Three tips for new forex spread betters

Spread betting on currencies in the foreign exchange markets can be a great way to make profits fast. But it can also mean heavy losses. Here, Tim Bennett gives three tips to maximise your gains.

As money flees to safe havens such as the Japanese yen and the Swiss franc, new spread betters may be tempted to turn to foreign exchange (or 'forex') markets. If so, here arethree things worth knowing about the market before you take the plunge.

Currencies trade in pairs

Every upbet on one currency is a down bet on another. In that sense, you are automatically doing what other spread betting markets would call a pairs trade (eg, long gold/short silver, or long FTSE/short Dow). So it's not enough to be bullish on, say, the yen you need to decide what you think the yen will strengthen against. It is entirely possible, for example, for it to move up against one currency, such as the euro, and down against another. Or, at the very least, for it to move at different speeds.

Currencies are their own boss

When gold prices fall, it usually suggests share prices will be rising. That's because when markets are confident, money piles into shares and out of gold as a safe haven, and vice versa when markets are fearful. Equally, bond and equity prices tend to move in opposite directions bonds are havens for the fearful, whereas equities are favoured by the bold.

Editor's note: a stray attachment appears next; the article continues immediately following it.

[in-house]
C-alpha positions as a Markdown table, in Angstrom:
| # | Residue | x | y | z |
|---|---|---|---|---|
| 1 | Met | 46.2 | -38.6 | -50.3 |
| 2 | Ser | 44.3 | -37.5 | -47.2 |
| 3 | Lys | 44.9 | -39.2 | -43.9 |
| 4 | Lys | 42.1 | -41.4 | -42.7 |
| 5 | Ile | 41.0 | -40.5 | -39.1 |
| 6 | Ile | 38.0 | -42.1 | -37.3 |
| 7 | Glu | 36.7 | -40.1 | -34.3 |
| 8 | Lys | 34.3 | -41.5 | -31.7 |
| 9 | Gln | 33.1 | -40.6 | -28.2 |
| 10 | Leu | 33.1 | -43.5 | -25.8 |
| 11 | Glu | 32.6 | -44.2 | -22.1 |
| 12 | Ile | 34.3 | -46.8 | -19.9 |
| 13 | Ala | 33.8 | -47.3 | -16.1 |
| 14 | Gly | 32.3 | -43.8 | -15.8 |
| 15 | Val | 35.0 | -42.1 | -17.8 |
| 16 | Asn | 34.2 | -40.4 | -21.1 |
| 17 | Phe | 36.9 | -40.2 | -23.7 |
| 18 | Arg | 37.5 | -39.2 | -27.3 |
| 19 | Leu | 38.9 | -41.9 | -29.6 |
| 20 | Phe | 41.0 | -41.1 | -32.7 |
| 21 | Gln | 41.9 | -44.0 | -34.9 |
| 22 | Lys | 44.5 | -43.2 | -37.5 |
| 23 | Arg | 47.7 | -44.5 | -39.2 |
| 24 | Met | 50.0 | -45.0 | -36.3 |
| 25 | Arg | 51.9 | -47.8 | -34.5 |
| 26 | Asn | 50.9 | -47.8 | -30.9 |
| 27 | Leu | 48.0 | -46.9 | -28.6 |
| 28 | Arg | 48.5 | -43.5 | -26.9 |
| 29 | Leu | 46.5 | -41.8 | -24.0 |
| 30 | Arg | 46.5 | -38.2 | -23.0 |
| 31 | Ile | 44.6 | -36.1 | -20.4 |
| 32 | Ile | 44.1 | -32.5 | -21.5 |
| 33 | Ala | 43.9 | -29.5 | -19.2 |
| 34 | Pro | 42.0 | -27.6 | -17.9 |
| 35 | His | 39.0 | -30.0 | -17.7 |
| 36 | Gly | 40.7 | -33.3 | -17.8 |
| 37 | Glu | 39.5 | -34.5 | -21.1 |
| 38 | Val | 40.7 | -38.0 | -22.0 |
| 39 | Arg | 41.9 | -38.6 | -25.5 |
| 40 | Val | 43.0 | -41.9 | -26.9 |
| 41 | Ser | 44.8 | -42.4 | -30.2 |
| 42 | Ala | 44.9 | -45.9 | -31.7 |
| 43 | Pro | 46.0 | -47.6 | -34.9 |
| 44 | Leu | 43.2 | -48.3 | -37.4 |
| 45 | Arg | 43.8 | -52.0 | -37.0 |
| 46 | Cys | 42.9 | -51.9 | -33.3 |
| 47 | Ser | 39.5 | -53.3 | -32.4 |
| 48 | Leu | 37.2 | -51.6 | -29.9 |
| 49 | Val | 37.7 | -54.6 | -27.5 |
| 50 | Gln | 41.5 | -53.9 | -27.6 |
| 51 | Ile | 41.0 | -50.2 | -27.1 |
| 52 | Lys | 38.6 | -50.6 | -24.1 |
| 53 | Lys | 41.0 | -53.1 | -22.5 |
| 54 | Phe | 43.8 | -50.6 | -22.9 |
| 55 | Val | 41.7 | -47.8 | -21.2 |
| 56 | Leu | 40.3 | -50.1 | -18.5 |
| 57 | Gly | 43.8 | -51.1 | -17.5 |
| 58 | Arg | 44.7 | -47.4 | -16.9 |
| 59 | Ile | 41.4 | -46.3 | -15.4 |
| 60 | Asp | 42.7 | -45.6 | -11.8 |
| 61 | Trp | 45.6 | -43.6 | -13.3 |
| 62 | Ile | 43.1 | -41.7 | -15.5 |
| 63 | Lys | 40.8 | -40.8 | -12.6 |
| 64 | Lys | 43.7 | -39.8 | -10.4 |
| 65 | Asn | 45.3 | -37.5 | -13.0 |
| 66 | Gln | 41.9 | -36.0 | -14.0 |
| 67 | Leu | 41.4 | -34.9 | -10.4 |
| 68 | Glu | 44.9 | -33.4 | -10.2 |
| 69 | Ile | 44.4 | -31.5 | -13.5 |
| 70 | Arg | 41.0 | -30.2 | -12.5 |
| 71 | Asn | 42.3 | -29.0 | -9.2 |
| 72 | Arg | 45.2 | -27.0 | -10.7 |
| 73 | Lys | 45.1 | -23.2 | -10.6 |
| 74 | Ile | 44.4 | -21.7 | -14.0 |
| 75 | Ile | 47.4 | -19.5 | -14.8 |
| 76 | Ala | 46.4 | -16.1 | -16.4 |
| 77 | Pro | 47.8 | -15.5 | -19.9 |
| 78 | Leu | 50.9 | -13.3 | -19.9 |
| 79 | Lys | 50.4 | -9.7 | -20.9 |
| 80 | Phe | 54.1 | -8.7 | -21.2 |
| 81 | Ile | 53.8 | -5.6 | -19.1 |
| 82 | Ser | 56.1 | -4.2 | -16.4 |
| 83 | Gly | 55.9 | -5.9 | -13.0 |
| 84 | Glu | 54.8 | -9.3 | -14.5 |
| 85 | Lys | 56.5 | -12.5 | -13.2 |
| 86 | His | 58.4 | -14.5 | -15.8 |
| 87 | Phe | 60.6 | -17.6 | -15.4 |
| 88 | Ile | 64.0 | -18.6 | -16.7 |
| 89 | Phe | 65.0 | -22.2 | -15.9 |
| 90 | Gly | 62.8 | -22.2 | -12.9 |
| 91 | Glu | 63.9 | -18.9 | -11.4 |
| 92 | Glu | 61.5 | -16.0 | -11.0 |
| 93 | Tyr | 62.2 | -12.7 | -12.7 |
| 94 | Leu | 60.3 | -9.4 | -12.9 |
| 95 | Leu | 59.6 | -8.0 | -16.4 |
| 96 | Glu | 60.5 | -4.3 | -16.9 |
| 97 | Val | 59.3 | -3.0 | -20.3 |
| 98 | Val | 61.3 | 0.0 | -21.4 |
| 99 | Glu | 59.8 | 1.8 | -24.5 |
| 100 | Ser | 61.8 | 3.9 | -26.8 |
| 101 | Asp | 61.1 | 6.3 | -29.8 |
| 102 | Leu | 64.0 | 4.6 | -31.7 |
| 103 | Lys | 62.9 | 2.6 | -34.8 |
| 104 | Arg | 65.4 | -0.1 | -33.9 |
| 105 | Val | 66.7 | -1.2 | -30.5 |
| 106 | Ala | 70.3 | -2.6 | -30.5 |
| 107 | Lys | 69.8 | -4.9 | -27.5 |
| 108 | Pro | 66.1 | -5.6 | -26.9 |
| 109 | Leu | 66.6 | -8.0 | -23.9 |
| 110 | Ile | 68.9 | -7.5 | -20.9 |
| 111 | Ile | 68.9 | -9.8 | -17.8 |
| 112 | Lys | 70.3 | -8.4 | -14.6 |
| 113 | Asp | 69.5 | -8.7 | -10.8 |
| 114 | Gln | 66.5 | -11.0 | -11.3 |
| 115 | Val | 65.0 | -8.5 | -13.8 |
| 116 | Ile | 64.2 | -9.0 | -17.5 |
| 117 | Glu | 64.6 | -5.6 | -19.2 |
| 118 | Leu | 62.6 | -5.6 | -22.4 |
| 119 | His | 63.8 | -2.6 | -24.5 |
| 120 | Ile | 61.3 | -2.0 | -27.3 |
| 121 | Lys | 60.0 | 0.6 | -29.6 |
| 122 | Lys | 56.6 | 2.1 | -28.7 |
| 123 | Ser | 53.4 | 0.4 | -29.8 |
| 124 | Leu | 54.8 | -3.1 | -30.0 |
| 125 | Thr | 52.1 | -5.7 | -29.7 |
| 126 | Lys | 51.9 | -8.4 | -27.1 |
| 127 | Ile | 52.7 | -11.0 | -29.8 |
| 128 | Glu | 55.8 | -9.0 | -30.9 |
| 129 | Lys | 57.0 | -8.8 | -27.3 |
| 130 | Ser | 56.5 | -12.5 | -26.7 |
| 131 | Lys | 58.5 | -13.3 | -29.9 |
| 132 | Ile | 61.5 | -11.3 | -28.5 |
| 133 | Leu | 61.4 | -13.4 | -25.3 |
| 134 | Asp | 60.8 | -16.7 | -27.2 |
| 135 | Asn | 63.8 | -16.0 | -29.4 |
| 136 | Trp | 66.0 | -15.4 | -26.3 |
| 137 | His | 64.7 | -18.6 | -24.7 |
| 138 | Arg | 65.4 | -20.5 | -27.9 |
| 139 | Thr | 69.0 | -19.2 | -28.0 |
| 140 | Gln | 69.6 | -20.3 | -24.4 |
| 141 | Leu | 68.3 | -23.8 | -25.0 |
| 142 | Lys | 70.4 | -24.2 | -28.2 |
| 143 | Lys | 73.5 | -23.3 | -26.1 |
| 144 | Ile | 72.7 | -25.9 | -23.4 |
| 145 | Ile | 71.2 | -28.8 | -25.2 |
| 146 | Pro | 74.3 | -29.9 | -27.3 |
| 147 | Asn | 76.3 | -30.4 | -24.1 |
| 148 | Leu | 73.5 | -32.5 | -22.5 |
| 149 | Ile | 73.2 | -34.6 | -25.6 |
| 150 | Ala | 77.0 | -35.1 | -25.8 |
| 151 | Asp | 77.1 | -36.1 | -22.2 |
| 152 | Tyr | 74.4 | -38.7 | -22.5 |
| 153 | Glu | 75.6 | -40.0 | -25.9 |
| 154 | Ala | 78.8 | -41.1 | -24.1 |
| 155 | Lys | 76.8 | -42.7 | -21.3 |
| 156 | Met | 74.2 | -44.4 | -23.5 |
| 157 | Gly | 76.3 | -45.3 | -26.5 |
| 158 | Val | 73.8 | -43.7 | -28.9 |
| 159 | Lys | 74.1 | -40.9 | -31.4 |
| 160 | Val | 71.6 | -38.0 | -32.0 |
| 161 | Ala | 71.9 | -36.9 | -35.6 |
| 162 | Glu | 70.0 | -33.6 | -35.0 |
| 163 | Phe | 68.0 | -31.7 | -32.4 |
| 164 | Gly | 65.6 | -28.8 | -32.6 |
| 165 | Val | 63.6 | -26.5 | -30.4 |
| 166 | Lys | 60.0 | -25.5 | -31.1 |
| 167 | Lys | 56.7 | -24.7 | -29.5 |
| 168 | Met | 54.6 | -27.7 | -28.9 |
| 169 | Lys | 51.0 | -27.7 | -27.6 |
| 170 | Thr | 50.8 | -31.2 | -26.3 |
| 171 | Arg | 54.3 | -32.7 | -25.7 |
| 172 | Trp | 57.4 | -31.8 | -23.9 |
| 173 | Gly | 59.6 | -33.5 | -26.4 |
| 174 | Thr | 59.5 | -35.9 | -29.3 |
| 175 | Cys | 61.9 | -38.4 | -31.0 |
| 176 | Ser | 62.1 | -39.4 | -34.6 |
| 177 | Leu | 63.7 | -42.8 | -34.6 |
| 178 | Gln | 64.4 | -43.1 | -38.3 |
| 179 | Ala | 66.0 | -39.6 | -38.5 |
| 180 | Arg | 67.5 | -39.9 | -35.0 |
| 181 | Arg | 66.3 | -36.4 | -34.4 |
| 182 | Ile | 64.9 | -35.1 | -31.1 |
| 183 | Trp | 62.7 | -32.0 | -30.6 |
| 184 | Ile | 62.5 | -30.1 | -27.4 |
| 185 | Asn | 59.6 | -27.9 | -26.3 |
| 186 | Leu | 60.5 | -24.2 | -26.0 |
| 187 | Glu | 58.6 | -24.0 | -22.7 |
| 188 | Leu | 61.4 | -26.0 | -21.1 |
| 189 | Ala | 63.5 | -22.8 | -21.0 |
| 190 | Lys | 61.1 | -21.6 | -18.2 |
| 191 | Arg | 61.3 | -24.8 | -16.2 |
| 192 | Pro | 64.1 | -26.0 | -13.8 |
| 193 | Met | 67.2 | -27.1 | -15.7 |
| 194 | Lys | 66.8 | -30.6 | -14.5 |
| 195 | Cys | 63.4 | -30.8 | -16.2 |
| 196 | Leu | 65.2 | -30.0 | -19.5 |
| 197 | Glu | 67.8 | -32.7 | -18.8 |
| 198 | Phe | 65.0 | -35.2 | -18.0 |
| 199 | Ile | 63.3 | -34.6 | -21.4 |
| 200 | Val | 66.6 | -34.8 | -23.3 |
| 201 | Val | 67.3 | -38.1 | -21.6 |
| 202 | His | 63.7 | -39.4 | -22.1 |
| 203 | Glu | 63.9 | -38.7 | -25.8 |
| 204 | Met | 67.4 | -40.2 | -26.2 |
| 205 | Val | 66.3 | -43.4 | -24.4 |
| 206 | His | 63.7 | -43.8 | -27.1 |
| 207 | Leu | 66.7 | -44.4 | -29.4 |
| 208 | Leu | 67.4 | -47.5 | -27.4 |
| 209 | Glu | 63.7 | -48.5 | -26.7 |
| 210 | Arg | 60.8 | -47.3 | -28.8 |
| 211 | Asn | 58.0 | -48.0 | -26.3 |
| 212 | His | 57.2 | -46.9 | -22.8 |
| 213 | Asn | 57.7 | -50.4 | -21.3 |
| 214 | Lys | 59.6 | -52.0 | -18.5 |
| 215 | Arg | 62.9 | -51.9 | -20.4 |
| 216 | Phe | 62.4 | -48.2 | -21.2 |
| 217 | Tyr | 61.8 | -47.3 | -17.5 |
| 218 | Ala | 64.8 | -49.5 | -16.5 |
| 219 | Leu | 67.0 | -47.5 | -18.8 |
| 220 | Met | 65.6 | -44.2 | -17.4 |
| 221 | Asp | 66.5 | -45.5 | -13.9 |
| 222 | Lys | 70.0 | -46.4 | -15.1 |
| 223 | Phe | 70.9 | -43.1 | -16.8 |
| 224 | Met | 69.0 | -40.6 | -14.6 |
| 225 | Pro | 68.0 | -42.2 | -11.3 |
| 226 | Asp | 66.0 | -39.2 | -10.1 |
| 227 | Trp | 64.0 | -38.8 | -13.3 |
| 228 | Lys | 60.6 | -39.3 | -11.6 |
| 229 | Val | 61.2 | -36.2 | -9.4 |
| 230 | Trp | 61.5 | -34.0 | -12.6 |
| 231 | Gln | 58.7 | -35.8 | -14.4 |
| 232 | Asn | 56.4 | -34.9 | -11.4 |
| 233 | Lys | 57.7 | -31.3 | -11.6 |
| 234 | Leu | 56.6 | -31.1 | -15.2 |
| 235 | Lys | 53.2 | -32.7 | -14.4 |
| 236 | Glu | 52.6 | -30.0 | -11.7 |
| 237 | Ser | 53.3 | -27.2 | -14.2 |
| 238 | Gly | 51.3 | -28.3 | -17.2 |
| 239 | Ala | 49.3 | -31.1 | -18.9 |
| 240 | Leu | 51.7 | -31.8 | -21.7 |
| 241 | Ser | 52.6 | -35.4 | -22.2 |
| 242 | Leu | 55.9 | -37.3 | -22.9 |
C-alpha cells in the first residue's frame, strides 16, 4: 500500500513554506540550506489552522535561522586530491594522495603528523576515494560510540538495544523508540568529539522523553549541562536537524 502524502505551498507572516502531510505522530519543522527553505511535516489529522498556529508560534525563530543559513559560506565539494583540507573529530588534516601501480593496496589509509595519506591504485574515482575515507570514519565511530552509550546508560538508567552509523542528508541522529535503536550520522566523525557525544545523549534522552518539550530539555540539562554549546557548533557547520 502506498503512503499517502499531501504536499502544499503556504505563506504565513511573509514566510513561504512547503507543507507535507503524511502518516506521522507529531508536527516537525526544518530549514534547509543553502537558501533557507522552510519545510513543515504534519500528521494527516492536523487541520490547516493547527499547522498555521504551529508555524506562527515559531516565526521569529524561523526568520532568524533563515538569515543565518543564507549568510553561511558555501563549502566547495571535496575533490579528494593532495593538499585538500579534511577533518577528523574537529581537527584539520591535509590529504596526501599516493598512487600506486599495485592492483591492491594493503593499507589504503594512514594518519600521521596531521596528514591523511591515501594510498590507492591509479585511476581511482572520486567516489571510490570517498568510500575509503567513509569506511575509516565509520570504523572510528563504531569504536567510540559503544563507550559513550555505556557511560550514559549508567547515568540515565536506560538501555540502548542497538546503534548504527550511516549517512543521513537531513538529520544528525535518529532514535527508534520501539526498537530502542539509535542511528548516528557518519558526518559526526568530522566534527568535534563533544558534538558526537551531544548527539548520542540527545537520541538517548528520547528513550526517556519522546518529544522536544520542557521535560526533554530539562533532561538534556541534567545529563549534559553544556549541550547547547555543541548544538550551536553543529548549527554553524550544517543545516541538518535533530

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Currencies do not behave the same way as an asset class. Sure, when gold prices rise, so might the yen on the basis that both are a safe haven. But there is not a big enough correlation between the two for that to be taken as read. Exchange rates are barometers for entire economies and therefore subject to a huge range of factors (from interest rates, to their perceived safe haven qualities to unemployment and GDP stats - and, of course, political developments).The message is simple focus on one currency pair and do your homework.

Currencies can make or lose you money fast

The currency market is the most liquid in the world volumes here regularly exceed equity markets by factor often or more. That's good and bad. It means you can open and close positions with ease. However, it also means prices can be very sensitive to new news.That comes from the very small 'tick' or 'pip' sizes in this market. For example, if the GBP/USD rate is quoted at 1.6368 when you buy it and you bet at £10 per point, a move to just 1.6388 makes you 20 pips or £200 if you are betting at $0.0001 pips. So watch your bet sizes!

Tim graduated with a history degree from Cambridge University in 1989 and, after a year of travelling, joined the financial services firm Ernst and Young in 1990, qualifying as a chartered accountant in 1994.

He then moved into financial markets training, designing and running a variety of courses at graduate level and beyond for a range of organisations including the Securities and Investment Institute and UBS. He joined MoneyWeek in 2007.